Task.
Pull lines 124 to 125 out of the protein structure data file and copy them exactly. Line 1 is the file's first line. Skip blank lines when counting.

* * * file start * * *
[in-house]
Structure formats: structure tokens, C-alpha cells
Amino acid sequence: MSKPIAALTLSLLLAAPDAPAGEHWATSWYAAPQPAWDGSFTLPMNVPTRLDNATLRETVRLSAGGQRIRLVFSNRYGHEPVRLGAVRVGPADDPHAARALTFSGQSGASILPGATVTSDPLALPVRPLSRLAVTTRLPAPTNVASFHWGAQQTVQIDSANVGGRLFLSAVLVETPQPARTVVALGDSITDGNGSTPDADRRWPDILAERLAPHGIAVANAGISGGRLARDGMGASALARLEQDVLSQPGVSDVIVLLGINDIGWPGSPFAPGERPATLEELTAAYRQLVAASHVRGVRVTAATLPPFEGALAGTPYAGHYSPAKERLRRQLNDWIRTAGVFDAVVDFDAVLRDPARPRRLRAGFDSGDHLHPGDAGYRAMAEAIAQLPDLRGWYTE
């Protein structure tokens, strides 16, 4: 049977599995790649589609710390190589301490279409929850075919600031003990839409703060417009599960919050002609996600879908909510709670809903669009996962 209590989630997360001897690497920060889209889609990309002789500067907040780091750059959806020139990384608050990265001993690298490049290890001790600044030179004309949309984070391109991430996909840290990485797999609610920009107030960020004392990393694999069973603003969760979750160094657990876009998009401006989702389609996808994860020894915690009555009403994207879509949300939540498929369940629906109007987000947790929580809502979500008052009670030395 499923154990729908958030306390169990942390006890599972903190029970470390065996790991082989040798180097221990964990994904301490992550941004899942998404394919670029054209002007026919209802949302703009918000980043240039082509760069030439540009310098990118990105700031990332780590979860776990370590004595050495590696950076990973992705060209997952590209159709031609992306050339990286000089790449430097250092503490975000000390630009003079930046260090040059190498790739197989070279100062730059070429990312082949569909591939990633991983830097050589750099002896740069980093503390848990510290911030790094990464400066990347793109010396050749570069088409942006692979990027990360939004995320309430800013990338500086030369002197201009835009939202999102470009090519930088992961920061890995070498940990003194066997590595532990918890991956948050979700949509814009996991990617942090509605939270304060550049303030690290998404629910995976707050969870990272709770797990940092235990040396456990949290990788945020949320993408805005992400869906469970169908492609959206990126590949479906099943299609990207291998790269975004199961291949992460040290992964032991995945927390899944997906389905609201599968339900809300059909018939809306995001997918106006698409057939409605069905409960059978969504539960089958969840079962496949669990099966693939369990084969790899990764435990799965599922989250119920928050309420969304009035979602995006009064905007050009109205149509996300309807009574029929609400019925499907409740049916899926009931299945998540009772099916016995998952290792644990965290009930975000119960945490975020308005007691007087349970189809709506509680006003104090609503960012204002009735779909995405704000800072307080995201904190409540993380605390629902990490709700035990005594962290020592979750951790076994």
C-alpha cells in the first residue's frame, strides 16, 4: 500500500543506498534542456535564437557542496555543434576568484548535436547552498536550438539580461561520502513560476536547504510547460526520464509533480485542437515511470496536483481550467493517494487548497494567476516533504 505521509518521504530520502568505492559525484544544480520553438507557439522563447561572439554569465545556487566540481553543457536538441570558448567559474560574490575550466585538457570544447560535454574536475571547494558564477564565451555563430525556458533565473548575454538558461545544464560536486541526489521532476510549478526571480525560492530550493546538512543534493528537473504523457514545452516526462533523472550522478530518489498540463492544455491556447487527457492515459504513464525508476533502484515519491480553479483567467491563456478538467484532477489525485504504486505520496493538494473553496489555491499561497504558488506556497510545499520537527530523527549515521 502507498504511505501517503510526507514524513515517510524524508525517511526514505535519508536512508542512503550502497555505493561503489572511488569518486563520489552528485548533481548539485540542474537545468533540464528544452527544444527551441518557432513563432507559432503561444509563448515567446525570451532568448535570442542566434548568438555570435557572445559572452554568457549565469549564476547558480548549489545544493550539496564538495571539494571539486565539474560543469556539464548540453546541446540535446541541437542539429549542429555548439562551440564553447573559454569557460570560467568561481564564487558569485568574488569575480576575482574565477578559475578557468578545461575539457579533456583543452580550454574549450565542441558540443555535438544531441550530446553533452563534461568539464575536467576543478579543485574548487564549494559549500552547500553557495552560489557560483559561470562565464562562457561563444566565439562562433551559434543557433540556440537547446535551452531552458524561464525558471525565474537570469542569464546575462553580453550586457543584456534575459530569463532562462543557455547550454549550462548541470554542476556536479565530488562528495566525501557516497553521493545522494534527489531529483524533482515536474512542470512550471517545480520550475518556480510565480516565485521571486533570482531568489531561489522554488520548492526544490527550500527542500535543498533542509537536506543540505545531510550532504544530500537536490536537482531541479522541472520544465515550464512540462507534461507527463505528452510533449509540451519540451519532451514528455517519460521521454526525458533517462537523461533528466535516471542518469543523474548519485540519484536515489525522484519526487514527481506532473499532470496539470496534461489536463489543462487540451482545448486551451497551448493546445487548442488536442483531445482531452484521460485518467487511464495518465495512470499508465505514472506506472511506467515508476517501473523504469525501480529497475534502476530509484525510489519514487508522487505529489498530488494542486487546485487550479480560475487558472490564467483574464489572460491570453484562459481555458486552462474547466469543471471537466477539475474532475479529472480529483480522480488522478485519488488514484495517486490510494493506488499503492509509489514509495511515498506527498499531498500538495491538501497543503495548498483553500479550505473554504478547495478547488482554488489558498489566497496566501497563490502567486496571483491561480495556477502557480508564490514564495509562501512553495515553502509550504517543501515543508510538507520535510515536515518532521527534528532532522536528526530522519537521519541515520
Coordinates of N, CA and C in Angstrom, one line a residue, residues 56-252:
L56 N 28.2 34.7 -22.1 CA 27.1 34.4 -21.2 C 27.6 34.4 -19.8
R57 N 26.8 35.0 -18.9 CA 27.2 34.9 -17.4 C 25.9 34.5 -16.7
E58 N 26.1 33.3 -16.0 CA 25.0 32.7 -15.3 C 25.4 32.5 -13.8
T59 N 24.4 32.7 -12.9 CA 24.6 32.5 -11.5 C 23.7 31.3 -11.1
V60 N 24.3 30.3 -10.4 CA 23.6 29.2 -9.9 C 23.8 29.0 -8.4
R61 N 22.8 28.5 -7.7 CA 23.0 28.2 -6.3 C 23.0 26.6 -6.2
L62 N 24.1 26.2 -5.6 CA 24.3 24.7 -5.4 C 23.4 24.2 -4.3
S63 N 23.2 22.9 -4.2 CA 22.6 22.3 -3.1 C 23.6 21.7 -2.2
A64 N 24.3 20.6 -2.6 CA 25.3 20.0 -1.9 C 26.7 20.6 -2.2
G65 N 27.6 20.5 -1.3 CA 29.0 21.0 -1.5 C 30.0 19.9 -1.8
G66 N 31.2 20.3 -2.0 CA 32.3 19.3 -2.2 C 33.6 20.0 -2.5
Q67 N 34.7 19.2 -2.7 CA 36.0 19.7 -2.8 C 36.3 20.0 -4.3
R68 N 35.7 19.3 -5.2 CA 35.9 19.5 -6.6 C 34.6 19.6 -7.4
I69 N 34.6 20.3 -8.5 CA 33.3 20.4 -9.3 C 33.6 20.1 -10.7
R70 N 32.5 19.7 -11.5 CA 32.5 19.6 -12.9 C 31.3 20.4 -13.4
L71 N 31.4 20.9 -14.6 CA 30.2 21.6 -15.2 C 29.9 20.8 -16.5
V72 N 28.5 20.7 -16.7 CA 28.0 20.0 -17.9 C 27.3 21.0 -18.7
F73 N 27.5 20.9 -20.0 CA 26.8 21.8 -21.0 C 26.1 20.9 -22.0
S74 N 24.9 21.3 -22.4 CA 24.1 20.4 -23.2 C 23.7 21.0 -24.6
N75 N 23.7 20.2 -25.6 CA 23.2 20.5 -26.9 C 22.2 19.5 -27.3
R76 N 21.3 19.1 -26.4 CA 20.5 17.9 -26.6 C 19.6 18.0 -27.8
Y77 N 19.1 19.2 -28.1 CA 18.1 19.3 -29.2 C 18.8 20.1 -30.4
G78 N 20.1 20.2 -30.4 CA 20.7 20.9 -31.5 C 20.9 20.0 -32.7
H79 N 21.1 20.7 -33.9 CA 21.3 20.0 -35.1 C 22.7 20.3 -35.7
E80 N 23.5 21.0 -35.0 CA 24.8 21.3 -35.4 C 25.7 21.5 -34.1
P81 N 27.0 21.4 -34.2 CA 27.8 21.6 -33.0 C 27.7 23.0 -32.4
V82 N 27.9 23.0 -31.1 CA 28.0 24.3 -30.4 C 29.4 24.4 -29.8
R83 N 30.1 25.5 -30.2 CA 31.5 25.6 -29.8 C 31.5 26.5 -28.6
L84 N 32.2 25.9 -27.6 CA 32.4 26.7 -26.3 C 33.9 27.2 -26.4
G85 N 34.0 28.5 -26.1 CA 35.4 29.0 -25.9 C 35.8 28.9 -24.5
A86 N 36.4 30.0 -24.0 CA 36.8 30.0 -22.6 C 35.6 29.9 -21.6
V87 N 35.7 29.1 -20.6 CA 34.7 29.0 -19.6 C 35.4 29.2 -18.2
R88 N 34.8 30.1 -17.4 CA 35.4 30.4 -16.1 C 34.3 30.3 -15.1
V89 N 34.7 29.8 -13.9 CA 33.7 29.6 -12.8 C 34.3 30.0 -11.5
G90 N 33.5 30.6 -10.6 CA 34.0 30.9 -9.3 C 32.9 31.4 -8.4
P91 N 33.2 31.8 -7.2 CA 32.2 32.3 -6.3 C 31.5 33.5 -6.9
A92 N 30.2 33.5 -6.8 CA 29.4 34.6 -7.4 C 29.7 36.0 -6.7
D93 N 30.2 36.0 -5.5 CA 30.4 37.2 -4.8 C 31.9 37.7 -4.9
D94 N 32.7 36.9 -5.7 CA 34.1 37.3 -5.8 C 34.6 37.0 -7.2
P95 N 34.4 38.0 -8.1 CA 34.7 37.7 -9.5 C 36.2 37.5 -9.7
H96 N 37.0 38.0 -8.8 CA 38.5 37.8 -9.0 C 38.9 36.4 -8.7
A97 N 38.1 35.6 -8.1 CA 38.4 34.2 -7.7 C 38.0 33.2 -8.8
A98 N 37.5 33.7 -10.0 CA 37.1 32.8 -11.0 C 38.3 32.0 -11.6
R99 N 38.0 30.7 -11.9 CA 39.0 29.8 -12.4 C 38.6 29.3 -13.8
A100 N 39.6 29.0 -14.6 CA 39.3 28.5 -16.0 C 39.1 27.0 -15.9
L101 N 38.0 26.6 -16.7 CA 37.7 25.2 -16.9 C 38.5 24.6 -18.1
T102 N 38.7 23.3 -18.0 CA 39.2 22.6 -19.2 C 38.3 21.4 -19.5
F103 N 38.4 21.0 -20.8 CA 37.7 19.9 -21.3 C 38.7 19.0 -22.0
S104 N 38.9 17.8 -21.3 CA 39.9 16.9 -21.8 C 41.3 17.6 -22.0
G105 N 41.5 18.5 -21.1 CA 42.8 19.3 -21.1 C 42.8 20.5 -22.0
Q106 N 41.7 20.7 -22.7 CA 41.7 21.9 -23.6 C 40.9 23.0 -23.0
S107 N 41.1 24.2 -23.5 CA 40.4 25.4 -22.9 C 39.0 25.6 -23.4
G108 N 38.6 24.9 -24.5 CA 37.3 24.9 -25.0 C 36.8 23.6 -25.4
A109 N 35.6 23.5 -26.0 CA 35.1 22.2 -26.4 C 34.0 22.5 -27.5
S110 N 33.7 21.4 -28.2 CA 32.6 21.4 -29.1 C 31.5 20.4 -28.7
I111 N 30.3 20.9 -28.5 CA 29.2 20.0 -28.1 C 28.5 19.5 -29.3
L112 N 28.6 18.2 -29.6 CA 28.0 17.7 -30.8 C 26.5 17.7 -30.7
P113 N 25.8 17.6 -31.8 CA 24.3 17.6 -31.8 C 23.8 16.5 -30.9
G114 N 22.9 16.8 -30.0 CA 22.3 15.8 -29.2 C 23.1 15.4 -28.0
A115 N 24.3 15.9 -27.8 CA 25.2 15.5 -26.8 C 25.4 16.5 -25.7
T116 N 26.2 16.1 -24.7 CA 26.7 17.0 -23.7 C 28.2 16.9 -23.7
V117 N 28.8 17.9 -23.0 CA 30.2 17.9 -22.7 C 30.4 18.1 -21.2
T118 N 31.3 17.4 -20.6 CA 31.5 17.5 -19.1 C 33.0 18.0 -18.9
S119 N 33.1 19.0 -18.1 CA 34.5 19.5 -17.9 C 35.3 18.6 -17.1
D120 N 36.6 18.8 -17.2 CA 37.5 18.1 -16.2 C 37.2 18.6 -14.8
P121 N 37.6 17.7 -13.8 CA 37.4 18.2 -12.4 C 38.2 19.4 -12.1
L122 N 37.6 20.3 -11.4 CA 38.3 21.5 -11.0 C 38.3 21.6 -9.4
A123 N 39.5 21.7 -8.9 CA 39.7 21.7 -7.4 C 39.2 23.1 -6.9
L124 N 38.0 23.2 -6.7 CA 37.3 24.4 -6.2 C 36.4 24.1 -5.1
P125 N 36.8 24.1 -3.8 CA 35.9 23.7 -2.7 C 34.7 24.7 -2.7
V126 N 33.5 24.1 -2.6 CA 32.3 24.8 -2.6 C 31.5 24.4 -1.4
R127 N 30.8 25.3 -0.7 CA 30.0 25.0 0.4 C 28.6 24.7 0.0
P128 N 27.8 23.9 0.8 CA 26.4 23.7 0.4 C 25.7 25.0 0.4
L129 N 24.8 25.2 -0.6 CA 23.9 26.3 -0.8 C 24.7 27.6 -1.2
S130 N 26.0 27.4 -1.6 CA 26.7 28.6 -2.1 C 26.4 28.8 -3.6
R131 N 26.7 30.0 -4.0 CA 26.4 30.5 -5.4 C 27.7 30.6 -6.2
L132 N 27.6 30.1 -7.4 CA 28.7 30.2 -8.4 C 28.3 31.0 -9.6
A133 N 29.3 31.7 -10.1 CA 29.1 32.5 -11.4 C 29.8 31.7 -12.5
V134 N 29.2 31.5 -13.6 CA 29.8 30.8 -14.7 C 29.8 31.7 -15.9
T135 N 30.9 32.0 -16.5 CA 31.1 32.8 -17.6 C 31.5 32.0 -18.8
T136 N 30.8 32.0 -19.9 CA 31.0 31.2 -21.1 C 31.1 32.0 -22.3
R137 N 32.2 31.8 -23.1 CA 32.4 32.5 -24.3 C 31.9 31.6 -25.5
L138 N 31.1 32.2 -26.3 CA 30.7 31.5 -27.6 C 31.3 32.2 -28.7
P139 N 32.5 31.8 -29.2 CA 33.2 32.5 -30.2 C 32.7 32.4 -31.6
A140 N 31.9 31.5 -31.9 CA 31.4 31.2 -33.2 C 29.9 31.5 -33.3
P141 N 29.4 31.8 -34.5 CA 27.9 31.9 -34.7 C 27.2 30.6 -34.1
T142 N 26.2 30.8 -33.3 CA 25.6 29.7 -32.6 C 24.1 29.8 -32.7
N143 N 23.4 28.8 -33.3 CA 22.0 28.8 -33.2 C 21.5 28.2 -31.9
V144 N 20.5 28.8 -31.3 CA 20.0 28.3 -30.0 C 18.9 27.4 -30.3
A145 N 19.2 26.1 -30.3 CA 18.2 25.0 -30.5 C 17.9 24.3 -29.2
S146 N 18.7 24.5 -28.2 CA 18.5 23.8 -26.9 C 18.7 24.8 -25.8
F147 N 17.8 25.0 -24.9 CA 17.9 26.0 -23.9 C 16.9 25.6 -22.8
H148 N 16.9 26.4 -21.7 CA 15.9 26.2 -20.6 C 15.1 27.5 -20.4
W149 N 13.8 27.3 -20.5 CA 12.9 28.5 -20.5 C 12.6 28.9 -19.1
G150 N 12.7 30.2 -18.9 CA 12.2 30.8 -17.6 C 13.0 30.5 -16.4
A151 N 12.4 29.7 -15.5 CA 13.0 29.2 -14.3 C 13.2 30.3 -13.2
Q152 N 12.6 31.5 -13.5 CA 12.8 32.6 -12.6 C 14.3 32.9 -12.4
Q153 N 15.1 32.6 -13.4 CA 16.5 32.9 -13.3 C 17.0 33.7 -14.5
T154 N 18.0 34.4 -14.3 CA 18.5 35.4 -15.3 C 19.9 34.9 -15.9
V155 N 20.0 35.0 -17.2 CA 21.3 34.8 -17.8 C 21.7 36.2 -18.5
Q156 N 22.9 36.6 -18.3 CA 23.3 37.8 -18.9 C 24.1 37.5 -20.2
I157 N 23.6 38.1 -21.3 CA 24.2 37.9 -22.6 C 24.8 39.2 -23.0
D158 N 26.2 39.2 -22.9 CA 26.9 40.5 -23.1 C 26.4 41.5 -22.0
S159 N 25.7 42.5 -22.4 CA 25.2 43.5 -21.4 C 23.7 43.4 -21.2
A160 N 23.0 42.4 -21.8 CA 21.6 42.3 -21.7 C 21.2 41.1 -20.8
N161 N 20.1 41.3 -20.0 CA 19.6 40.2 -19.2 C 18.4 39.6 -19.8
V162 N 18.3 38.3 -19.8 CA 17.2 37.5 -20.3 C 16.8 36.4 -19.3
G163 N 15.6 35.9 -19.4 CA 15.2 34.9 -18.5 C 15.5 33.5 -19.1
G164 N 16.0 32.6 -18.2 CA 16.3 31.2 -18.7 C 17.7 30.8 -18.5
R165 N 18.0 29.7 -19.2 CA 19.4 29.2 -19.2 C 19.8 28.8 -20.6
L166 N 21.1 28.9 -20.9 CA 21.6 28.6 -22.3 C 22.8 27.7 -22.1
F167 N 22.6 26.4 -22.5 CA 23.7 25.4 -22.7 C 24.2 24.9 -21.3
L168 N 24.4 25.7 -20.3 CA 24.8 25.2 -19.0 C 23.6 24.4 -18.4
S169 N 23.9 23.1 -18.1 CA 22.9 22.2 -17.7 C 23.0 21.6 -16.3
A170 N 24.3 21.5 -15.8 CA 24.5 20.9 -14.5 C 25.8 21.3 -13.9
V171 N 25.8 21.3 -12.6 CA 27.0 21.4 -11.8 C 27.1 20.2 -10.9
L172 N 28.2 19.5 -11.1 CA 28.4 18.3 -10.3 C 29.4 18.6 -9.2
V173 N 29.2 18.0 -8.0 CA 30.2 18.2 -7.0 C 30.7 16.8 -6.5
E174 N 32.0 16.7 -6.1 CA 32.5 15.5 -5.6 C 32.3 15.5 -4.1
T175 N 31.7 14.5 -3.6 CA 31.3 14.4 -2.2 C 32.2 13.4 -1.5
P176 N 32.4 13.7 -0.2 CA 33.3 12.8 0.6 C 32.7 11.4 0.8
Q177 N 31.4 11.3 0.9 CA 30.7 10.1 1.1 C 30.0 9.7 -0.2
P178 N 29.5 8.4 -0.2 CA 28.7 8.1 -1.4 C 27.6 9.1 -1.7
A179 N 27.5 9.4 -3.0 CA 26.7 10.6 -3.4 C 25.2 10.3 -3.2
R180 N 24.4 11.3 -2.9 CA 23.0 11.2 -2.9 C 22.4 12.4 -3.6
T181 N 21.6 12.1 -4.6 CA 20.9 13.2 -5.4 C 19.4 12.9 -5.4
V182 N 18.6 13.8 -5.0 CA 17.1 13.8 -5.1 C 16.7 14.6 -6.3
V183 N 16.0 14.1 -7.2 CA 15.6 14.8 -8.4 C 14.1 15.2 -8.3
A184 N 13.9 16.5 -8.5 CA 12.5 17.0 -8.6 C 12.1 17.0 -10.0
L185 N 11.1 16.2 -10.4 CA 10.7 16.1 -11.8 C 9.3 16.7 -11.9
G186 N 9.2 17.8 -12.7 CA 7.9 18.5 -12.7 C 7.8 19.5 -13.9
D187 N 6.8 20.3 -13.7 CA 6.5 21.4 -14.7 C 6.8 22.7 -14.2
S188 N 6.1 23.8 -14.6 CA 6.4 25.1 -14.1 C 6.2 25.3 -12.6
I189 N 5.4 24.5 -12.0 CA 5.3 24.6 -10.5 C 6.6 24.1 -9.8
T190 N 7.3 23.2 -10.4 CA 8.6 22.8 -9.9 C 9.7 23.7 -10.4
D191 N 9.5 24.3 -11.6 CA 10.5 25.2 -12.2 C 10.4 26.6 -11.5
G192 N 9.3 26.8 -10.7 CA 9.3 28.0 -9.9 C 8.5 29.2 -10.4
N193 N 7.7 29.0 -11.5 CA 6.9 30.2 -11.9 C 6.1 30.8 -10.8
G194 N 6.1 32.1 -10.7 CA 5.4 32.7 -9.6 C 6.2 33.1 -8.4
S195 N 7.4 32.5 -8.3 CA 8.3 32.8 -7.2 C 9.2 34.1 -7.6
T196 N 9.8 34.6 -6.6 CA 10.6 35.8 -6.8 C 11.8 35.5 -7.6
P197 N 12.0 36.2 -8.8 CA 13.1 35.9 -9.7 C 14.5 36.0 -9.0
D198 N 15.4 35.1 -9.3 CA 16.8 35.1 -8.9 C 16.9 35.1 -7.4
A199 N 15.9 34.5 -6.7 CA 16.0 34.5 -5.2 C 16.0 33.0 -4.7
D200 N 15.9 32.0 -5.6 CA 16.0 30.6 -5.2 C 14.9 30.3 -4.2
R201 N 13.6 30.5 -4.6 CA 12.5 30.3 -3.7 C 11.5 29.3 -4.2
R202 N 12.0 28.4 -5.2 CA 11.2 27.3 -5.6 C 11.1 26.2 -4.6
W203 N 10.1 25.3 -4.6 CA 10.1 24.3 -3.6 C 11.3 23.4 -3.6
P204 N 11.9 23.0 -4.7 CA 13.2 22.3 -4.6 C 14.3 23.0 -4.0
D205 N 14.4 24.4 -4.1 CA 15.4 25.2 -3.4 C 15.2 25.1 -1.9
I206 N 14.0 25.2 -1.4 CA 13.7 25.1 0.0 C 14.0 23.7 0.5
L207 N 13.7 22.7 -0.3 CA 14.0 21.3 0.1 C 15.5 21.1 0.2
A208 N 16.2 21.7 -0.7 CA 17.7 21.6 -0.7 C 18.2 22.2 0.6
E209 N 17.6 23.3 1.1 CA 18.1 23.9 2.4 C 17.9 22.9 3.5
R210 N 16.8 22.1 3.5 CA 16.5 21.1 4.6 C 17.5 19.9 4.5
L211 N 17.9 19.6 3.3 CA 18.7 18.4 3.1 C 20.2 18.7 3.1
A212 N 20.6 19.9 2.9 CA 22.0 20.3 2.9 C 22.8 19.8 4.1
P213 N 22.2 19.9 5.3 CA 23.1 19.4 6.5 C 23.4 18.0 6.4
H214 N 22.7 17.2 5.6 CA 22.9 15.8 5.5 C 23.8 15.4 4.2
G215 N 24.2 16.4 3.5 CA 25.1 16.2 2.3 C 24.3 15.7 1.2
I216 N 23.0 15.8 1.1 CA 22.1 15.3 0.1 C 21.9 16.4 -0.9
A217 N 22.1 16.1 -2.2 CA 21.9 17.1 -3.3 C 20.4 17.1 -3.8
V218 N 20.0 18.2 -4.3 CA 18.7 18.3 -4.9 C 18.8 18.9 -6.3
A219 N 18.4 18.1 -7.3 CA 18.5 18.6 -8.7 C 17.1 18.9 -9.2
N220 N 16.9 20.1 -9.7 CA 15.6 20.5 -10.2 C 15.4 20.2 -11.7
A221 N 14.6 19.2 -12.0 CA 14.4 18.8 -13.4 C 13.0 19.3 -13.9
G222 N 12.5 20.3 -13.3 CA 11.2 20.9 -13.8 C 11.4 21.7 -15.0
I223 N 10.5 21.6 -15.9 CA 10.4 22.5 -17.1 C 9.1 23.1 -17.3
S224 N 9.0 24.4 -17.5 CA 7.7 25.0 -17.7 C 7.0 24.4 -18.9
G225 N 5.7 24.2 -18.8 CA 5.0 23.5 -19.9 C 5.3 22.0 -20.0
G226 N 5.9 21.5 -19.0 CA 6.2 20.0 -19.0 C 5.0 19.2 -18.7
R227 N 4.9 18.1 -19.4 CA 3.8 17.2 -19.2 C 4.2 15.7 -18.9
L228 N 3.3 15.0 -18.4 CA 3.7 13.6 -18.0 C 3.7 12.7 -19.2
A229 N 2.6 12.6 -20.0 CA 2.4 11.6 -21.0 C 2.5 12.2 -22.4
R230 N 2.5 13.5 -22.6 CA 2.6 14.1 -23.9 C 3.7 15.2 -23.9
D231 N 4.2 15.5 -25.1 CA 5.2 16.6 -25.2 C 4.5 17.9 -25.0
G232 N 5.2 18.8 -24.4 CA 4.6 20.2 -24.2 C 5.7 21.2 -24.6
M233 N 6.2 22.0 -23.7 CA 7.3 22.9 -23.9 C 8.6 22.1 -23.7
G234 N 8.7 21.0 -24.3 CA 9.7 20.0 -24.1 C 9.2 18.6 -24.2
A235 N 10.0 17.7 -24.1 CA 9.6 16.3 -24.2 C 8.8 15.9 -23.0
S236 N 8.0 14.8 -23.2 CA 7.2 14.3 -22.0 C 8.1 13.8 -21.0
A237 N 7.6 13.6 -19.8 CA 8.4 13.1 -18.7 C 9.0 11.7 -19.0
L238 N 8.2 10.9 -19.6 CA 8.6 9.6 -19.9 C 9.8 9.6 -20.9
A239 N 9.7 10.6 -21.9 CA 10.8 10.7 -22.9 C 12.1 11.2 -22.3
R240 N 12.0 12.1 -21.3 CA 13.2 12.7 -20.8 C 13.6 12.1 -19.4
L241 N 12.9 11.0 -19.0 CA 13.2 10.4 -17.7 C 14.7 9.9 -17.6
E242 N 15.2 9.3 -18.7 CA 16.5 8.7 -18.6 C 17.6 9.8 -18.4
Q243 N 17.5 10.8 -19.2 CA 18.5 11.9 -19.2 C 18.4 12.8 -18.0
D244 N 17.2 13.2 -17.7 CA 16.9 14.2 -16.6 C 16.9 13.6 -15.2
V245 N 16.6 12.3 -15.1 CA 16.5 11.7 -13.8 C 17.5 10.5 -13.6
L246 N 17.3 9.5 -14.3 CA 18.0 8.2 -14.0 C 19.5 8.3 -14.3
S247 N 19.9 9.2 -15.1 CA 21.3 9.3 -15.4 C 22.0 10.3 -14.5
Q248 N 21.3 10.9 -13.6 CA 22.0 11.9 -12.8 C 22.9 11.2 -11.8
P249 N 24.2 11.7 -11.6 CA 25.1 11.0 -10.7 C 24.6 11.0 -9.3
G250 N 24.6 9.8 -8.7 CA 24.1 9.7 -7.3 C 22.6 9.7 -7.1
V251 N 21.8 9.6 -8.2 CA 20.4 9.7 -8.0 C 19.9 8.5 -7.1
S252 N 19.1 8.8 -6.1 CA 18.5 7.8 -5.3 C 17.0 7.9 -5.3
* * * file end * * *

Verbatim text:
V173 N 29.2 18.0 -8.0 CA 30.2 18.2 -7.0 C 30.7 16.8 -6.5
E174 N 32.0 16.7 -6.1 CA 32.5 15.5 -5.6 C 32.3 15.5 -4.1